October 24, 2021

Volume XI, Number 297

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October 22, 2021

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October 21, 2021

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Courageous Spanish Whistleblower Roberto Macías Becomes the First to Test the EU’s Pledge to Protect Whistleblowers

This year, the European Union passed a Whistleblower Directive specifically designed to protect citizens who report fraud and other legal violations. Yet as twenty-six countries begin the process of transposing this directive, a Spanish whistleblower is fighting for his freedom.

As reported by the New York Times earlier this week, Roberto Macías, the whistleblower responsible for a leak that led to one of the largest anti-corruption prosecutions Spain has seen, is now desperately filing an appeal with the European Union. In this appeal he claims that the new directive protects him from the two-year prison sentence handed down by the court for disseminating allegedly confidential documents. It is clear to observers, including some Spanish lawmakers, that Mr. Macías’ sentence is, in fact, retaliation for exposing fraud. The exact conduct the directive was created to protect.

Although whistleblowers like Mr. Macías can already appeal to the EU to protect such rights, his case shows just how important it will be for nations such as Spain, which have little to no protection for whistleblowers, to step up and created comprehensive programs to protect those who risk everything to expose wrongdoing. We can only hope that the law and policymakers currently making statements in support of Mr. Macías make good come time for Spain to implement the directive.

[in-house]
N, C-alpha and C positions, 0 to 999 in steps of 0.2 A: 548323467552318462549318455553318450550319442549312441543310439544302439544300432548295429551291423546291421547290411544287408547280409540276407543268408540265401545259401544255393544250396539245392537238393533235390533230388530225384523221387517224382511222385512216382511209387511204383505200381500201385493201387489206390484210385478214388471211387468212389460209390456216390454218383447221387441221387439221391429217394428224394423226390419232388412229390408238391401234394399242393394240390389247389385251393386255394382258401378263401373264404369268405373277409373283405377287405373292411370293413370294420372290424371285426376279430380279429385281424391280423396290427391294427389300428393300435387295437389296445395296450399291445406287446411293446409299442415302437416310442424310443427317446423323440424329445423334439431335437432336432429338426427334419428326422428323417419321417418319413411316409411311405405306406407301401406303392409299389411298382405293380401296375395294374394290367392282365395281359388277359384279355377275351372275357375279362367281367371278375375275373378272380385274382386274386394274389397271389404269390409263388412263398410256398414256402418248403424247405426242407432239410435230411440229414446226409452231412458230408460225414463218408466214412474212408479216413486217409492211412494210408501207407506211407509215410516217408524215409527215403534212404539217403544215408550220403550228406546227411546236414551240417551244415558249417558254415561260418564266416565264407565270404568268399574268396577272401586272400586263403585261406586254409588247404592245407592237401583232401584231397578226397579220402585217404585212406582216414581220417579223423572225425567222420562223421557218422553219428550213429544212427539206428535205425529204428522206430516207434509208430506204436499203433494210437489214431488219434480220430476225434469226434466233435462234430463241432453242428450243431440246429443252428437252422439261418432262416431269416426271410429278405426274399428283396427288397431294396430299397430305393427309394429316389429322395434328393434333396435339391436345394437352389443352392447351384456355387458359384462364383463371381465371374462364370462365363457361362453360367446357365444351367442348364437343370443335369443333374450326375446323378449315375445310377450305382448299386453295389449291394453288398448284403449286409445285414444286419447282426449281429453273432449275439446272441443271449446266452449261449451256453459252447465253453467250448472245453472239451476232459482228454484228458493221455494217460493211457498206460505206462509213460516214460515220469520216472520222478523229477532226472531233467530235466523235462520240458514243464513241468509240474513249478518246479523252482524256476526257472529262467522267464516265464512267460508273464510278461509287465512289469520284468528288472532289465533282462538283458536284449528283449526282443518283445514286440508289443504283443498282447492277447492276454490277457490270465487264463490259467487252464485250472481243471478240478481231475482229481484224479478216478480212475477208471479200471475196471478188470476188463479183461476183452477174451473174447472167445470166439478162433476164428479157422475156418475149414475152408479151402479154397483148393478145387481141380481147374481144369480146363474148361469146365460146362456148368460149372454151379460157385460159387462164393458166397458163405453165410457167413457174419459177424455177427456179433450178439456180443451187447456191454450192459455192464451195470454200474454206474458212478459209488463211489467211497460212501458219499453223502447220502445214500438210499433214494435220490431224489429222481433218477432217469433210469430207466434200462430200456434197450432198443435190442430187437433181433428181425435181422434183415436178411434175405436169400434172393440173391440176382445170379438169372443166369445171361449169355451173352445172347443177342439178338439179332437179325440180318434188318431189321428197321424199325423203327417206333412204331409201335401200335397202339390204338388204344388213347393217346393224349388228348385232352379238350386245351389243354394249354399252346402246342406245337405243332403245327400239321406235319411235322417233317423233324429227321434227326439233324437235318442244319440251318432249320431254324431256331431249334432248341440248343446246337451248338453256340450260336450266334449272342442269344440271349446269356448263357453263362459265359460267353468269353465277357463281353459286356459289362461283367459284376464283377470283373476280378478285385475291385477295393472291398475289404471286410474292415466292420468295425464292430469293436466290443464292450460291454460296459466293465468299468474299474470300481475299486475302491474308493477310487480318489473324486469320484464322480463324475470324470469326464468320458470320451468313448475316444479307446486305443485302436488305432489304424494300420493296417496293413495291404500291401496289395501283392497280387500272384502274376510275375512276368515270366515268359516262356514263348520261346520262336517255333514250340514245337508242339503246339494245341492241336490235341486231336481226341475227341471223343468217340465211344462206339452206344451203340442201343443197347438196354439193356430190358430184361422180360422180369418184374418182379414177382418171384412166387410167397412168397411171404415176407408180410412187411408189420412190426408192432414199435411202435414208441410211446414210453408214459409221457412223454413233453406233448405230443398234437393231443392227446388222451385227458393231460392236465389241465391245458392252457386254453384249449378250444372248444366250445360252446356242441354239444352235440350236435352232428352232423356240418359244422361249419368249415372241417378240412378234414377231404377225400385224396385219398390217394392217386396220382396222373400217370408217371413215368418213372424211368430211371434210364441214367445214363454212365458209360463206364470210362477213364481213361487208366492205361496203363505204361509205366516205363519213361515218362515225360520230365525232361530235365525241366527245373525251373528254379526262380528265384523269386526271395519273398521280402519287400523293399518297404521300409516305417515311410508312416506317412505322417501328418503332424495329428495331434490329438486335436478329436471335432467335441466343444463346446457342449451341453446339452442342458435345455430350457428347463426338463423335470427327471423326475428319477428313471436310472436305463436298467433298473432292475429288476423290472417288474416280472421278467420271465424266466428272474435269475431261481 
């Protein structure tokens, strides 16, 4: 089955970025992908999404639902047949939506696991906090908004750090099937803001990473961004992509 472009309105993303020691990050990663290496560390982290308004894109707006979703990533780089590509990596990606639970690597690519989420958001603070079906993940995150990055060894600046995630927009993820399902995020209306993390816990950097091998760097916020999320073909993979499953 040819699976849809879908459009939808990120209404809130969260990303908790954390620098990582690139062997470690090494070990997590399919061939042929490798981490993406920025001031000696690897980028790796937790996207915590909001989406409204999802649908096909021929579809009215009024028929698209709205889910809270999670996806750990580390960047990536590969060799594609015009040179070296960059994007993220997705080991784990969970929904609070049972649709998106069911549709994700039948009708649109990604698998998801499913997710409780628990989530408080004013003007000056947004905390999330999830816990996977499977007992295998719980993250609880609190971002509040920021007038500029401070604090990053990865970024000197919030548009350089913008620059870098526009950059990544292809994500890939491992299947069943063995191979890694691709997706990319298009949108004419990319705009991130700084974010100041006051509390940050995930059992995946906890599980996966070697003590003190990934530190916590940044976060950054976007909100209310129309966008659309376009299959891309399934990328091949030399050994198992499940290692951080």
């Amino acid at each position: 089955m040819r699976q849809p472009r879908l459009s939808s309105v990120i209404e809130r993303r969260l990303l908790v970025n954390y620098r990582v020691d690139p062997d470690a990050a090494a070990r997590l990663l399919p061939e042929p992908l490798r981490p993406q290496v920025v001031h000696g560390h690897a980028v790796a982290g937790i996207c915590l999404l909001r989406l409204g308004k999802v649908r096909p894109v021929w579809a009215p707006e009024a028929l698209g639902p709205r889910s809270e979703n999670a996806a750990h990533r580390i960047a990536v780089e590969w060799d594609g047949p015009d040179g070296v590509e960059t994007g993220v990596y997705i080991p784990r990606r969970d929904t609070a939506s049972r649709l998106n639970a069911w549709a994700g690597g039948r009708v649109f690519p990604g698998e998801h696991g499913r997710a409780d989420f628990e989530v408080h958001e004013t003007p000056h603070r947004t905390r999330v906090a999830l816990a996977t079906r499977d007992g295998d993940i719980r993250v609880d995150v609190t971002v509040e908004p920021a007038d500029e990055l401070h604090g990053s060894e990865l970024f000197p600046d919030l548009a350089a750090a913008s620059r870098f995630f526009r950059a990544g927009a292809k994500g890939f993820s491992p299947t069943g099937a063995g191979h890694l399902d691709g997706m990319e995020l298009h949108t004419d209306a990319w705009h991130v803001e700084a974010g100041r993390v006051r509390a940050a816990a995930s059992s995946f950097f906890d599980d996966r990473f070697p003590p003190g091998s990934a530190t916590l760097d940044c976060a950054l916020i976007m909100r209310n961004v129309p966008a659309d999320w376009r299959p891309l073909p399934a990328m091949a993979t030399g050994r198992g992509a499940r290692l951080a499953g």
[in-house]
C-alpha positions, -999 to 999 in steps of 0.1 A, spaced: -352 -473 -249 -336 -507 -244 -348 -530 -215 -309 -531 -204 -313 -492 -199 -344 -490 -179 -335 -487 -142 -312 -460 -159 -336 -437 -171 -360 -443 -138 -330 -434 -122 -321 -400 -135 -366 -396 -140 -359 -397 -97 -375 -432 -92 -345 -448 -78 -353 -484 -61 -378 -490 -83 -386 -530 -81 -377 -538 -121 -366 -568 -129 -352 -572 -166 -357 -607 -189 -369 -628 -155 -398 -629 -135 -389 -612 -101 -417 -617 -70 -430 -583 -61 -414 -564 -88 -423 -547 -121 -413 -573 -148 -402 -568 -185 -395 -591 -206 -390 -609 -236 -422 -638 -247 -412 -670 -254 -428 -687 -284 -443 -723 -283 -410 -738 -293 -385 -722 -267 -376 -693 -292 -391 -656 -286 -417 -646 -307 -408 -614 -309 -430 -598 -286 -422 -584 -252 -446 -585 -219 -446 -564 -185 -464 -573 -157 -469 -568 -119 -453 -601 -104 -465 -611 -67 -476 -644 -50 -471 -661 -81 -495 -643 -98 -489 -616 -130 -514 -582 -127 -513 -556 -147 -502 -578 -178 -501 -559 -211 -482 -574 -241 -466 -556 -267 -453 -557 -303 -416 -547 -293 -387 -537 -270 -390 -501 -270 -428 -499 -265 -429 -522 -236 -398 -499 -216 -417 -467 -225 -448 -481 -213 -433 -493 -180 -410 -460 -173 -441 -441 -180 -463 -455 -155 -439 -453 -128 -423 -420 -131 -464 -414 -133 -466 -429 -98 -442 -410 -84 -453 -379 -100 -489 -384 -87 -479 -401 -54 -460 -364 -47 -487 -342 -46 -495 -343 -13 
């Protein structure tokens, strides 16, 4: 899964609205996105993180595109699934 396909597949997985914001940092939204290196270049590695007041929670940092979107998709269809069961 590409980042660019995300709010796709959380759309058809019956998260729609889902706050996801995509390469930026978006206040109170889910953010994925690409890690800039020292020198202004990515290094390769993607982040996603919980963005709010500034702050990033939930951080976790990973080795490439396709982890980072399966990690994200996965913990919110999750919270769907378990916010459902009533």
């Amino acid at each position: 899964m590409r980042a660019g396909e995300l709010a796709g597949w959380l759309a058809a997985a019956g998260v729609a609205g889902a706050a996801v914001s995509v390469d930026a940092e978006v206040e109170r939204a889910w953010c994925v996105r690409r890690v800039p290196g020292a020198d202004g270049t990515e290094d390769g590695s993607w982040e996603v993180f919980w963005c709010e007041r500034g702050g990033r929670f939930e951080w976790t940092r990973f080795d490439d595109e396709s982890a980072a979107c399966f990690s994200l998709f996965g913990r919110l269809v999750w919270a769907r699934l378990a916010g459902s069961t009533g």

Copyright Kohn, Kohn & Colapinto, LLP 2021. All Rights Reserved.National Law Review, Volume X, Number 238
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About this Author

Associate

Maraya Best is an associate attorney with Kohn, Kohn & Colapinto. Ms. Best was the 2018 recipient of the highly prestigious and competitive Estelle S. Kohn Memorial Fellowship awarded by Northeastern University School of Law. She graduated from Northeastern University School of Law in May 2018 and holds a Bachelor of Arts degree in International Affairs and Hispanic Studies from Lewis & Clark College. Her background is in international human rights law, which she brings to KKC’s international anticorruption practice.

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